Tuesday, August 07, 2007

The Tyranny of Modern Covenience

Last Sunday’s Daily Progress (8/5/07) had an interesting article by David Maurer about the Ward family who left their lives in New York City to live on a farm near Swoope, Virginia (Augusta County) trying to recreate life c. 1900 with no electricity, running water, indoor plumbing, etc.

The husband, Logan Ward, has written about the experience in a book, See You in a Hundred Years: Four Seasons in Forgotten America.

In the article, the Wards describe what drove them to seek this experience:

"For a long time we loved New York, and we were thrilled to be there," said Ward, who has written for magazines such as National Geographic Adventure, Men's Journal and Popular Mechanics. "Having a child suddenly forced us to think about our choices as they would affect him.

"Also, our jobs kept us pretty stressed out. This was around 2000, and e-mail had really caught on. My inbox kept filling up and, when I tried not to answer it, that backfired.
"Heather and I both felt that the technology that was supposed to make our lives easier was making us feel enslaved."

Heather Ward was trying to make the world a better place by working at a justice-reform think tank. But travel kept her away from home a lot. Within a two-year period, she visited every continent, except Australia and Antarctica.

Pangs of guilt

Having to turn her firstborn over to the care of near strangers during the workday caused pangs of guilt and anxiety as well. She felt chained to her computer and cell phone and was troubled by her absolute reliance on technology.

"Not many people seem to question all this technology," Heather Ward said. "We all assume this is right, because it's what everyone does. And it's the only way to do your job.

"It's the only way to keep up, keep earning your income so you can keep your apartment and all the stuff that you like to have. So when you think about letting go of even one aspect of that modern life, the rest of the house of cards can fall.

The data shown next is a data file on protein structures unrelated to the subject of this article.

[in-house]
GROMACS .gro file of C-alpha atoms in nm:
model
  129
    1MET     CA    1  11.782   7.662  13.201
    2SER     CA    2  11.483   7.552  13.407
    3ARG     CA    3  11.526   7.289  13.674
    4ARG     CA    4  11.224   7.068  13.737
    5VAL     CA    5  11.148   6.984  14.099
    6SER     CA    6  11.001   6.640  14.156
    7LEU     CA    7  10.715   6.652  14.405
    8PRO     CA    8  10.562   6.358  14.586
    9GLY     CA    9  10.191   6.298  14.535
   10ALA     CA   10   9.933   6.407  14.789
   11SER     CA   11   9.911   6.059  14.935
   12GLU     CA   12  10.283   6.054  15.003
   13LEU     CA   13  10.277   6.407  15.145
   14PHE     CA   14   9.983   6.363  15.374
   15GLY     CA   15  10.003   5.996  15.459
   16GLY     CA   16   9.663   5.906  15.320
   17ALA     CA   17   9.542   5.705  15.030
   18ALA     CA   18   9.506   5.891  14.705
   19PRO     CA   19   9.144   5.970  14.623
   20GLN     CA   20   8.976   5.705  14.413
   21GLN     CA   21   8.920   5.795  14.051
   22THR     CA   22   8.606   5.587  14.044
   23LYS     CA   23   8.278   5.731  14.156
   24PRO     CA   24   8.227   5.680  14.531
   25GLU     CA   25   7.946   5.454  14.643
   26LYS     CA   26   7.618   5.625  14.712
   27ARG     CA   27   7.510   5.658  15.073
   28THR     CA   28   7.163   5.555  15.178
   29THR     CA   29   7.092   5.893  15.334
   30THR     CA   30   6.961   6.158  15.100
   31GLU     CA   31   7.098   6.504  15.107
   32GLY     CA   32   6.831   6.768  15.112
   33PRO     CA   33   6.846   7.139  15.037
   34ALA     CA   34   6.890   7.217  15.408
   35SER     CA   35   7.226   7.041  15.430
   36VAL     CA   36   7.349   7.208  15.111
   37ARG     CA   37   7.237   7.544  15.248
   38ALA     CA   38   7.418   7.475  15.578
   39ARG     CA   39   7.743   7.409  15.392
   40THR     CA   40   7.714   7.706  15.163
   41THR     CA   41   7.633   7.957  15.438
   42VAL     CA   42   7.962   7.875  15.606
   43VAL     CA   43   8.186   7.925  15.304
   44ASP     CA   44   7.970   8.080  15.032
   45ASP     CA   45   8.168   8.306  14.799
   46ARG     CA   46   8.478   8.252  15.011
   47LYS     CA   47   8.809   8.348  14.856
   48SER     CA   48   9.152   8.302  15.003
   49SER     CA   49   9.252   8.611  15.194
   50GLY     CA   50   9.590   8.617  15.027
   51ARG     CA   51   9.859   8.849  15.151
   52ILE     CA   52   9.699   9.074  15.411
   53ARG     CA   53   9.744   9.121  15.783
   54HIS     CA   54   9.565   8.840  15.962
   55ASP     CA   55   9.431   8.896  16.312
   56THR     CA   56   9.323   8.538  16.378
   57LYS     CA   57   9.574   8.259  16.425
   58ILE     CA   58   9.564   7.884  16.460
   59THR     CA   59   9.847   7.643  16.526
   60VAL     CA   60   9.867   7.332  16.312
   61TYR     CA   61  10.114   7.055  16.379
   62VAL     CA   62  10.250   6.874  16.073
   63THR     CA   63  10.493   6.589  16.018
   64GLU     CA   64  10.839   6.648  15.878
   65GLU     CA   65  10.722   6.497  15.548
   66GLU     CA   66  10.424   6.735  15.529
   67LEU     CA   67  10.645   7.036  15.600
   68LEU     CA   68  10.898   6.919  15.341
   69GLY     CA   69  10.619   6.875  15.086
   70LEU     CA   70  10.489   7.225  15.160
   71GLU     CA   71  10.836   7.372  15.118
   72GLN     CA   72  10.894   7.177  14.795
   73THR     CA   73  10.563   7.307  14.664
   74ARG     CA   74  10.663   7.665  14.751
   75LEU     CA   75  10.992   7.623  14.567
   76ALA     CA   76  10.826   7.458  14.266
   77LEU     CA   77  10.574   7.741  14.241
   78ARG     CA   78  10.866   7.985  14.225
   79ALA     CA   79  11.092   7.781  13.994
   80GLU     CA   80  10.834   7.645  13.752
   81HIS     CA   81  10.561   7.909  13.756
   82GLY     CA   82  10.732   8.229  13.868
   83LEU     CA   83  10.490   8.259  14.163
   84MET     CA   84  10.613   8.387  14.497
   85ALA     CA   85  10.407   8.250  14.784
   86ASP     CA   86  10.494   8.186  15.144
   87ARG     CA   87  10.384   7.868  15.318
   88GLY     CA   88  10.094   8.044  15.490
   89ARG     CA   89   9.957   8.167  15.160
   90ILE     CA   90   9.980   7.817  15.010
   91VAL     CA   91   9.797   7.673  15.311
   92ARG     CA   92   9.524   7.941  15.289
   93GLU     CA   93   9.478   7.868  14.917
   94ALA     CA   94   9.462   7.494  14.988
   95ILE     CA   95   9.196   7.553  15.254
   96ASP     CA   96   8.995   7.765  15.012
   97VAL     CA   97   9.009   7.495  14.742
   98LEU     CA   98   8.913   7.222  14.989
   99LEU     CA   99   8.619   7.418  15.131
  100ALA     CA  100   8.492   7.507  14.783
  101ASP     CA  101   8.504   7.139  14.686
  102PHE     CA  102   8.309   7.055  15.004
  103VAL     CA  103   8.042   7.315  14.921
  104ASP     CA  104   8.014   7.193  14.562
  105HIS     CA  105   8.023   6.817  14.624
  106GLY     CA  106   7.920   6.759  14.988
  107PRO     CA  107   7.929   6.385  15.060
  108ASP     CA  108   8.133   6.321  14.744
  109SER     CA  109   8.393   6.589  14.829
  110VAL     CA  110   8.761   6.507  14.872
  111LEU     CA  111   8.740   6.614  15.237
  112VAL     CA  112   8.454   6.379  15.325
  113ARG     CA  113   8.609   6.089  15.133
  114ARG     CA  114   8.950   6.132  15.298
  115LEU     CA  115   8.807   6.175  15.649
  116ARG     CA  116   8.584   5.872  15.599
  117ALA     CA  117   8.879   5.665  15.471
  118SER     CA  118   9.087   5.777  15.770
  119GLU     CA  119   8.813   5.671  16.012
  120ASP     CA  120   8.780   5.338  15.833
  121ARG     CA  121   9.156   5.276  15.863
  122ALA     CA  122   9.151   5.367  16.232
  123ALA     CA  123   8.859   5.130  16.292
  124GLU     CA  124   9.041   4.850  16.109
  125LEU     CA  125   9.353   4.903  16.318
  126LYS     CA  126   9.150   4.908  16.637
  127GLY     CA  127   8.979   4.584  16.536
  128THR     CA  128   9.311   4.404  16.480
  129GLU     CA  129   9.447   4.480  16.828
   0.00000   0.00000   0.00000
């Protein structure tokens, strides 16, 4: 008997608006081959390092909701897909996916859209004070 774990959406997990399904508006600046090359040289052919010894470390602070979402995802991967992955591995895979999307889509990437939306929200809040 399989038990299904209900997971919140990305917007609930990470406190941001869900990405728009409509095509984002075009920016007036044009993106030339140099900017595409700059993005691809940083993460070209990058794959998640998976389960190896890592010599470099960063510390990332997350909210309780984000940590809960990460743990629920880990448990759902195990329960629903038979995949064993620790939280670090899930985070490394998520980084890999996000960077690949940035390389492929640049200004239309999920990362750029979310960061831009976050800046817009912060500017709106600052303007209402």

"I think that's why we looked for such a radical change. We couldn't keep doing what we were doing and not have e-mail, the car, the commute or the television. The whole thing had to shift."
I read this part of the article as an introduction to my sermon Sunday evening on Leviticus 25, noting that even secular people (the spiritual convictions of the Wards is not mentioned in the article; I assume they are not believers) know deep down their need for Sabbath and for rest (expressed by the Wards in their personal revolt against technology).
In the Old Testament, there is the provision of a weekly Sabbath (one day in seven, see Lev 23:1-3); a Sabbath year (every seventh year, see Lev 25:1-7); and a year of Jubilee when debts are cleared, prisoners are freed, and a fresh start is given to all (every 50th year, see Lev 25:8-55).
In the New Testament, Christ declares the acceptable year of the Lord to be fulfilled in his person (Luke 4:16-21). He is our year of Jubilee, and the spirit of the Old Testament Sabbath continues in our marking his resurrection on the Lord’s Day.

What is the answer to the tyranny of modern convenience (unending email, cell phones, television programs, web-surfing, and text messages)? Running off to live a year without electricity and no email? Going Amish? How about starting with a day of rest in the Lord? A day of rest in Jesus, our Jubilee.


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